The guidance in the UK in this case is that you should be shielding at home. You are strongly advised to stay in your home for 12 weeks and there are other measures which you should take if youshare your home with other. You can find the information for shielding here – https://www.gov.uk/government/publications/guidance-on-shielding-and-protecting-extremely-vulnerable-persons-from-covid-19.
- If you currently take them, continue with your antibiotics. If you don’t, do not start them if you do not have any symptoms.
- Make sure that you have your emergency antibiotics, be that to double your penicillin or to take azithromycin.
- Ensure you are up-to-date with your vaccines (Annual Influenza and 5 yearly Pneumonia booster)
- If you develop any chest symptoms, contact your GP to check if you should move to your emergency treatment and for further advice – DO NOT go to the surgery, walk-in-centre or A&E
If you are worried that your treatment or part of the monitoring of your disease will be affected, you should contact your specialist’s departmental secretary or clinical nurse specialist. Please remember that many of the staff may have been redeployed to help treat COVID-19 patients and it may take longer for someone to get back to you.
Cancer52, of which Pseudomyxoma Survivor is a member, is regularly joining teleconference calls with NHSE and other charities on the evolving situation and working with other cancer charities under the banner of One Cancer Voice. You can find the latest guidance here.
The European Centre for Disease Prevention and Control (ECDC) has a leaflet with information for those with an immumocomproising condition which can be found here.
What should I do if I develop symptoms?
Always call your local emergency number for a life-threatening emergency (911 or 999).
- If you live alone and you have symptoms of COVID-19, however mild, you should stay at home for seven days from when your symptoms started.
- If you live with others and you are the first in the household to have symptoms of coronavirus, then you must stay at home for seven days, but all other household members who remain well must stay at home and not leave the house for 14 days. The 14-day period starts from the day when the first person in the house became ill.
- For anyone else in the household who starts displaying symptoms, they need to stay at home for seven days from when the symptoms appeared, regardless of what day they are on in the original 14 day isolation period.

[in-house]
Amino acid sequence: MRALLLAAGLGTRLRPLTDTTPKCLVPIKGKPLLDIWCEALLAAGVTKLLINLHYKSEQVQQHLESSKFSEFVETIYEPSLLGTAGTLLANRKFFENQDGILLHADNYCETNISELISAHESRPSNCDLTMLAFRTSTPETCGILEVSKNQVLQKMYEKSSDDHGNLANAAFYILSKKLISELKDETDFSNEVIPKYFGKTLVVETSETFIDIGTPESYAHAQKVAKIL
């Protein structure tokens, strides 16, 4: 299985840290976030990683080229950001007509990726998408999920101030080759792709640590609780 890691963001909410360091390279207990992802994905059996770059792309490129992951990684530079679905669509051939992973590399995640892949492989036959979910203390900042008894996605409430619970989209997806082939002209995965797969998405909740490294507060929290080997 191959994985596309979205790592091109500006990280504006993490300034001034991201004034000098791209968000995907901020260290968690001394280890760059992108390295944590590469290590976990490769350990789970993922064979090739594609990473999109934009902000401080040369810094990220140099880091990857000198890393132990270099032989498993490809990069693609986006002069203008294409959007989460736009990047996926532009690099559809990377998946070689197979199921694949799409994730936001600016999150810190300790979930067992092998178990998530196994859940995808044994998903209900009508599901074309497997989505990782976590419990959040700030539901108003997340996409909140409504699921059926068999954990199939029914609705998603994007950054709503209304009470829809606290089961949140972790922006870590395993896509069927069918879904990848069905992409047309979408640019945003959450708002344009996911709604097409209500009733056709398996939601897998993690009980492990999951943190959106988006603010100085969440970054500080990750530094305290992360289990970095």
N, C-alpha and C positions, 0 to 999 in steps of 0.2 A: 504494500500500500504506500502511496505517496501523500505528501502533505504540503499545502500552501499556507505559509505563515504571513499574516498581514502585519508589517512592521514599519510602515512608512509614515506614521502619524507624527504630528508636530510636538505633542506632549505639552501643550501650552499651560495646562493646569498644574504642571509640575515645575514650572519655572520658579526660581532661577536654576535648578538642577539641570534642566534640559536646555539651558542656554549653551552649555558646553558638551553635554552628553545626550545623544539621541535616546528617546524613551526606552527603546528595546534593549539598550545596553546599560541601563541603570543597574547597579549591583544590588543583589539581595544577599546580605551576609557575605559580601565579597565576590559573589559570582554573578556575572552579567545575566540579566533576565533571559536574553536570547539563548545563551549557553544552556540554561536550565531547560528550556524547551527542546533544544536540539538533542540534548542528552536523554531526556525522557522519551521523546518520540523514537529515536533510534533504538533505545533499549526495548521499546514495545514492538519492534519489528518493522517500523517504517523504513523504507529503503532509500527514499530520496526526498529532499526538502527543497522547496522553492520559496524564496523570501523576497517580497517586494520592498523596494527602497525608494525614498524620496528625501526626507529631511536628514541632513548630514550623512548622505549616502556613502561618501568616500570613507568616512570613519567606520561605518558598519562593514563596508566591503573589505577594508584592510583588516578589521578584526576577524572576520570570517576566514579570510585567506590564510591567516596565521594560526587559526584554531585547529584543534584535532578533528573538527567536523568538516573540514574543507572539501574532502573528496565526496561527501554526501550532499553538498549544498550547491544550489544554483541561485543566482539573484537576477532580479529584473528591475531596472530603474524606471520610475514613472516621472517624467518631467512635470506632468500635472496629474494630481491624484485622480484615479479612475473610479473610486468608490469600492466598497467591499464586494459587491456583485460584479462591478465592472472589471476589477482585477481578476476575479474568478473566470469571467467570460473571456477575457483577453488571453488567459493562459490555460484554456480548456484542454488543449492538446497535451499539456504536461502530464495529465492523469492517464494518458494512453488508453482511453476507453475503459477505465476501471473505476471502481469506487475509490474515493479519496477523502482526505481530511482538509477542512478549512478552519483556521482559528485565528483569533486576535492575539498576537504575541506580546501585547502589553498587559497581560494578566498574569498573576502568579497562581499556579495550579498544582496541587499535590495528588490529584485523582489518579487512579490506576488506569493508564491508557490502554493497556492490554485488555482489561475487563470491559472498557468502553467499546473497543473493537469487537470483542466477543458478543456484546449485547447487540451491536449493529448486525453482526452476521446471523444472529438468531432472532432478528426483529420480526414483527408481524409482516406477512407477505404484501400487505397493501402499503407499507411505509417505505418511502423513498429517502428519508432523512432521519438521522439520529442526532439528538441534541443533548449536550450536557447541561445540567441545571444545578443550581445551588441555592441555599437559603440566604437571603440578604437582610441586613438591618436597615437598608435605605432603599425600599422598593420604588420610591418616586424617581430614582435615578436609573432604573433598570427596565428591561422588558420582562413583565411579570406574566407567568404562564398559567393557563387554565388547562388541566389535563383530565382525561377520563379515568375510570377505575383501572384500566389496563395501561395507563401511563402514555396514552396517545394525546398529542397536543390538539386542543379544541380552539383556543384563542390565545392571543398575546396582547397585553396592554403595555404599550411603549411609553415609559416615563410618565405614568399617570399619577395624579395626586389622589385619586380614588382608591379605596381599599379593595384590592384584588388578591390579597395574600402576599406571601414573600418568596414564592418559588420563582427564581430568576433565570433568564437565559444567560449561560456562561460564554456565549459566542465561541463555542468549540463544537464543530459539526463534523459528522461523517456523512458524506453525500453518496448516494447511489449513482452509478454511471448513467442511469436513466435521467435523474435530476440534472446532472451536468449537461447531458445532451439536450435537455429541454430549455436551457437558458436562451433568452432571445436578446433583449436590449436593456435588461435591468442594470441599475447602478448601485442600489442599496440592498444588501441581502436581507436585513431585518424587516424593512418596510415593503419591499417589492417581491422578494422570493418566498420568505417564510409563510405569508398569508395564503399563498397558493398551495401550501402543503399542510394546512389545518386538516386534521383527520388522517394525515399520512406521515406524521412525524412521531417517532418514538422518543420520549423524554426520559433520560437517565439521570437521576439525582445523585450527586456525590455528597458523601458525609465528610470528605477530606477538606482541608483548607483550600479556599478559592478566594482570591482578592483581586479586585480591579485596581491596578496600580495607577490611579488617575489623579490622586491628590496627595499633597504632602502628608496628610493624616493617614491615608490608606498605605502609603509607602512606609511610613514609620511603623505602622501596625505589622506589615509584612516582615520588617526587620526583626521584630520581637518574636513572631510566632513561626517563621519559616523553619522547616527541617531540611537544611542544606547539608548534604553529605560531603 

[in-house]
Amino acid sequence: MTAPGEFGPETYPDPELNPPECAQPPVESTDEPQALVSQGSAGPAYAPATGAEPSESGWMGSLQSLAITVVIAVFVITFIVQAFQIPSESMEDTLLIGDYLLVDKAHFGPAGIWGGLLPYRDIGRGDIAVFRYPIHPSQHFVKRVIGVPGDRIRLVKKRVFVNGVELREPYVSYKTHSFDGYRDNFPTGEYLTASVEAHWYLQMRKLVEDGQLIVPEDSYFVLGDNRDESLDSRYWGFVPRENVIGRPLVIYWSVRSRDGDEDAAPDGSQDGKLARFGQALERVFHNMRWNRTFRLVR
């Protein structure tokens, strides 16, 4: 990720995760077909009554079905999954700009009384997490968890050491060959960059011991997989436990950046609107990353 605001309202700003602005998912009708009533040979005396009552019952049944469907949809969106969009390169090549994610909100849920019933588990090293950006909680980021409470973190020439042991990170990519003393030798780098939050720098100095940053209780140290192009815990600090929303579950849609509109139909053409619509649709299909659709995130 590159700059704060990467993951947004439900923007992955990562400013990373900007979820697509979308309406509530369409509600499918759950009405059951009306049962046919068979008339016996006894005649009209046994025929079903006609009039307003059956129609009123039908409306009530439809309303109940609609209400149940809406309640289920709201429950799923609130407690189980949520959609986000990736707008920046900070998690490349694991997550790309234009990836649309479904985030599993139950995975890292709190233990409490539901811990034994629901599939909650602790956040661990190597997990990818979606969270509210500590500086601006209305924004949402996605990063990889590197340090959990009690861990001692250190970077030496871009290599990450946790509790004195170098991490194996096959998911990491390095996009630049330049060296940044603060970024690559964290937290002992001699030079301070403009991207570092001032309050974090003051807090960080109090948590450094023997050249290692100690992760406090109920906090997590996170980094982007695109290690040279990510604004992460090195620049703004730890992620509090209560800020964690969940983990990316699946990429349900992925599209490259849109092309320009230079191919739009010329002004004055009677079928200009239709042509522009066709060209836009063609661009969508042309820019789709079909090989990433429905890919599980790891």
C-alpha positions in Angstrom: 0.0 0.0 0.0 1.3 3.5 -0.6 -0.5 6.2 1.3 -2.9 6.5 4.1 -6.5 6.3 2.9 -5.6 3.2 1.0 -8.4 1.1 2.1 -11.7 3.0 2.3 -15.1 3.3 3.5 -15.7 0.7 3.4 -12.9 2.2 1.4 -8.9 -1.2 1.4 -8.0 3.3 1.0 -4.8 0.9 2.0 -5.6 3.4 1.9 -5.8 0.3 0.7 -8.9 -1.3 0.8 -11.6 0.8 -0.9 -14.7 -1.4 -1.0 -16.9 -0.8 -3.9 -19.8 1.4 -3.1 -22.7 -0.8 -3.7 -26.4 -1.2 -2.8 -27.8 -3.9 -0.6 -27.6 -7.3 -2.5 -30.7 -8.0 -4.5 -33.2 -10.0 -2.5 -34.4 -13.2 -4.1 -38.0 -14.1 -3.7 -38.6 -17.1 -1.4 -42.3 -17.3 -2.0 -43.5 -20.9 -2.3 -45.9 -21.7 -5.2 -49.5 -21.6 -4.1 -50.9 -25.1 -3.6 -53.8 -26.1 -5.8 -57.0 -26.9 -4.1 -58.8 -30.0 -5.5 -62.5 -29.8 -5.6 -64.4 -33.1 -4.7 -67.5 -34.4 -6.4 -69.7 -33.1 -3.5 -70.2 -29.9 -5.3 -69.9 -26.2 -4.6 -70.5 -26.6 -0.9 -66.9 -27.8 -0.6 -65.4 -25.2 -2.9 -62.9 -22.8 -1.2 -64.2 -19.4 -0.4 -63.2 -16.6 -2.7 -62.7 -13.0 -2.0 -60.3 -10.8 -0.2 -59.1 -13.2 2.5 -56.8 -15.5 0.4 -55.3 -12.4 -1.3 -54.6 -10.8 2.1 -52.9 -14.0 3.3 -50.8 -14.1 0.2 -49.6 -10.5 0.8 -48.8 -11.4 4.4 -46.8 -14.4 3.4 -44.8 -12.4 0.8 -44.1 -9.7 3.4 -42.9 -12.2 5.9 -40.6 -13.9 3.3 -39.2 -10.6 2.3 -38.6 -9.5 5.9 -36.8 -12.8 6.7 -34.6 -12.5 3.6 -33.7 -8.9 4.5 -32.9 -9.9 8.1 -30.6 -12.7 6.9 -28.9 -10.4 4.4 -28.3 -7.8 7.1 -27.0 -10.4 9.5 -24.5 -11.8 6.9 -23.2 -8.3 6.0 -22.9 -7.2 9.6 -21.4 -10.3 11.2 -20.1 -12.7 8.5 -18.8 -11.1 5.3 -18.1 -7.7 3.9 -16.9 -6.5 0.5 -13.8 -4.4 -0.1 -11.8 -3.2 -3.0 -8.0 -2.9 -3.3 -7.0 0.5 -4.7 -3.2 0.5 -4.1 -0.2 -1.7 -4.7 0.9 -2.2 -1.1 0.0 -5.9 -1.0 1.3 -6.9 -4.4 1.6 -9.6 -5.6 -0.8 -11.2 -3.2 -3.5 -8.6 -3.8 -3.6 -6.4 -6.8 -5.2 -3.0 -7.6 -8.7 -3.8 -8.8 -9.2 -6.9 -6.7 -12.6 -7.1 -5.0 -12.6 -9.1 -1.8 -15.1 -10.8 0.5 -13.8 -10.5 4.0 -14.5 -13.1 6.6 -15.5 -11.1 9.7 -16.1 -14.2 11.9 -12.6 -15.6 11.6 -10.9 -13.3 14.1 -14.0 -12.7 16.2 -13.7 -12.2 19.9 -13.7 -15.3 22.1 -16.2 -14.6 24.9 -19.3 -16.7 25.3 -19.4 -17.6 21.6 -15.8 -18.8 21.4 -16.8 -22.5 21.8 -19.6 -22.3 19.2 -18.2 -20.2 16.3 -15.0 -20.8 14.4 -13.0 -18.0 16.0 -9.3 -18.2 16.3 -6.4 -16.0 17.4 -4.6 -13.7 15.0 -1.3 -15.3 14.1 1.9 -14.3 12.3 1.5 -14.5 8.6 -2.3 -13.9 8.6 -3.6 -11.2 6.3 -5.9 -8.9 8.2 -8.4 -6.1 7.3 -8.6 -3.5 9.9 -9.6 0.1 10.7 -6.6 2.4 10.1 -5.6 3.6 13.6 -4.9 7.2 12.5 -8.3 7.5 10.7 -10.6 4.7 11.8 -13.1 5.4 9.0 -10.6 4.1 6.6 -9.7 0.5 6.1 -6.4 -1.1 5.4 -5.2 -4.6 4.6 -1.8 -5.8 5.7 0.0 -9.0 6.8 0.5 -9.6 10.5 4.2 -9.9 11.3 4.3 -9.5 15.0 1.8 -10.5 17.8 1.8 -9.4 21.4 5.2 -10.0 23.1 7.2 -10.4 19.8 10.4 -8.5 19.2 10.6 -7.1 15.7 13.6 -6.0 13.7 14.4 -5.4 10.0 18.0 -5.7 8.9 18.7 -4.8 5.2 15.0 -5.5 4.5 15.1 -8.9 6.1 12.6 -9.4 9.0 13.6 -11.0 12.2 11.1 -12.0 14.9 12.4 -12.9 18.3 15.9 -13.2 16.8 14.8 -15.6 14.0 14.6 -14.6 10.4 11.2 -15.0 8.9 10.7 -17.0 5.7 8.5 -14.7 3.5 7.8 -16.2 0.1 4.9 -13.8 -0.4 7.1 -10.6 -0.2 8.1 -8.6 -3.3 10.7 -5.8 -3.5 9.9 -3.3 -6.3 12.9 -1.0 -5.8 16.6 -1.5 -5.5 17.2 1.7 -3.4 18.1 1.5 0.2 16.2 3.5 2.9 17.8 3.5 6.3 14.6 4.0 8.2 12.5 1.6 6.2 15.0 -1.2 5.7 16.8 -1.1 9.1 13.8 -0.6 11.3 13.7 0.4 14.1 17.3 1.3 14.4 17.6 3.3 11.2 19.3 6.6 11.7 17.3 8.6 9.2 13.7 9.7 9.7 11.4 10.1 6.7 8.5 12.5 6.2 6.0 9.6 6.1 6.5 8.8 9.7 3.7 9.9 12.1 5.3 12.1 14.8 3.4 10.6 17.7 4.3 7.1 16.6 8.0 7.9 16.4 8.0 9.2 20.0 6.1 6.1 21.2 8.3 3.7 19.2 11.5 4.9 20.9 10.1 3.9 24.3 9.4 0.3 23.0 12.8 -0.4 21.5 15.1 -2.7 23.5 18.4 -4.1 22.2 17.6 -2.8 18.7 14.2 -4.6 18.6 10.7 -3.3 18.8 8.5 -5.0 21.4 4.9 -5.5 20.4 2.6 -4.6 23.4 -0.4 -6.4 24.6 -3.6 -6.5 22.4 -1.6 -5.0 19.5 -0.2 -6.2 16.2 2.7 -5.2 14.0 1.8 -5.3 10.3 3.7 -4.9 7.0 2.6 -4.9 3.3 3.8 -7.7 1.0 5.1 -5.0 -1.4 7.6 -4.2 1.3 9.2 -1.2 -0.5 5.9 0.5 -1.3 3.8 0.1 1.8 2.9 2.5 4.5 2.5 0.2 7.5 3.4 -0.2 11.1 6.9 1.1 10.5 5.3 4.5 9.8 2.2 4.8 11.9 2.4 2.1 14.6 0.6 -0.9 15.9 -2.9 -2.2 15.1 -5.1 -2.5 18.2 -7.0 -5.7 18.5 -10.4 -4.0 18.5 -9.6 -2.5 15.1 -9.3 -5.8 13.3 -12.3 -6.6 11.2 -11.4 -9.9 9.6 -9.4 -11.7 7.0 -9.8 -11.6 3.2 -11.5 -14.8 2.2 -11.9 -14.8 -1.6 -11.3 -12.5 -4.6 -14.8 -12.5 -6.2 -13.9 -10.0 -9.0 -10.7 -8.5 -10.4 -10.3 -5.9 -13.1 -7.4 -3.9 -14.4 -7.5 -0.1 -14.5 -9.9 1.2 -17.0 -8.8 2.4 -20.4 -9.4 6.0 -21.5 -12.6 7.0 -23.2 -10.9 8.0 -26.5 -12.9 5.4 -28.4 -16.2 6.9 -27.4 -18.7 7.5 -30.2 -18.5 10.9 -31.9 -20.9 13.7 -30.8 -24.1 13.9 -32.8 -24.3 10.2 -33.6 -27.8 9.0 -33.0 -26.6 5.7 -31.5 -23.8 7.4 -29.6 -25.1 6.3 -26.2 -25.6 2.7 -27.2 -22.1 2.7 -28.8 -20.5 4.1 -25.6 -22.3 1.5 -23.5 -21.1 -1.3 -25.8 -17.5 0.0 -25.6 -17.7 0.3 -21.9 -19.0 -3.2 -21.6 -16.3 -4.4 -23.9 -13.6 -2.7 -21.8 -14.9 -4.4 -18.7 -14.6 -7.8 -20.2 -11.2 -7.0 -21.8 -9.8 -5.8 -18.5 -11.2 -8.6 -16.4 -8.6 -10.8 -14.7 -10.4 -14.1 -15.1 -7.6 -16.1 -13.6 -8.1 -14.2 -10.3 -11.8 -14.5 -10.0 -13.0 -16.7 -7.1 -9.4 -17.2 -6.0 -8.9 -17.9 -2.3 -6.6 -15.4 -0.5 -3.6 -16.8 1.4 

It is likely that people living within a household will infect each other or be infected already. Staying at home for 14 days will greatly reduce the overall amount of infection the household could pass on to others in the community. Public Health England has a diagram to explain ending self-isolation.
If you have coronavirus symptoms, do not go to a GP surgery, pharmacy or hospital. Follow your local advice as to whether you need to contact you doctor or specialit. In the UK, you do not need to contact 111 to tell them you’re staying at home. Testing for coronavirus is not needed if you’re staying at home
You should continue to wash your hands regularly for 20 seconds, each time using soap and water, or use hand sanitiser. If you feel you cannot cope with your symptoms at home, or your condition gets worse, or your symptoms do not get better after seven days, the follow your local advice for contacting healthcare professionals.
What do I need to do if I am going to an appointment either at my GP or at the hospital?
Please call your doctor or hospital for advice. Most consultations are now being held over the phone.
Should I avoid travel?
Yes, you should avoid travelling unless absolutely necessary.
Are there treatments for COVID-19?
There are no drugs available yet to treat the virus and no vaccination to prevent it. A number of trials are under way of experimental drugs and vaccines, including anti-virals and vaccines, but these are likely to take some time (months if not years) before becoming widely available. However, for most, isolation at home will lead to a recovery within days, followed by a period of immunity. For others who suffer respiratory difficulties, support in hospital and possibly intensive care support may become necessary to preserve life whilst the immune system fights the infection.
One tip we have found from [email protected] is to keep a diary from the first day of symptoms. The suggest that a few times a day, preferably at somewhat regular hours or points in your normal routines or rhythms (e.g., every morning before making coffee or tea),
- you measure your temperature, even if you don’t feel like you have a fever (yet)
- you weigh once a day if possible.
- make a note respiratory and heart rates in breaths and beats per minute. It will get you used to doing these things, give you practise, and (if you start early) give you some idea what (more or less) healthy values for you look like.
- also suggested is that you record your blood pressure and oxygenation if you can
Write down any symptoms you have. and be sure to note what medication, if any, you take. You can download a printable illness diary from their website.
We’ve used these sites as sources for this post as well as [email protected]
Government and Health System Support
The UK Government is advising everybody to:
- Stay alert
- Stay at home as much as possible
- Work from home if you can
- Limit contact with other people
- Keep your distance if you go out (2 metres apart where possible)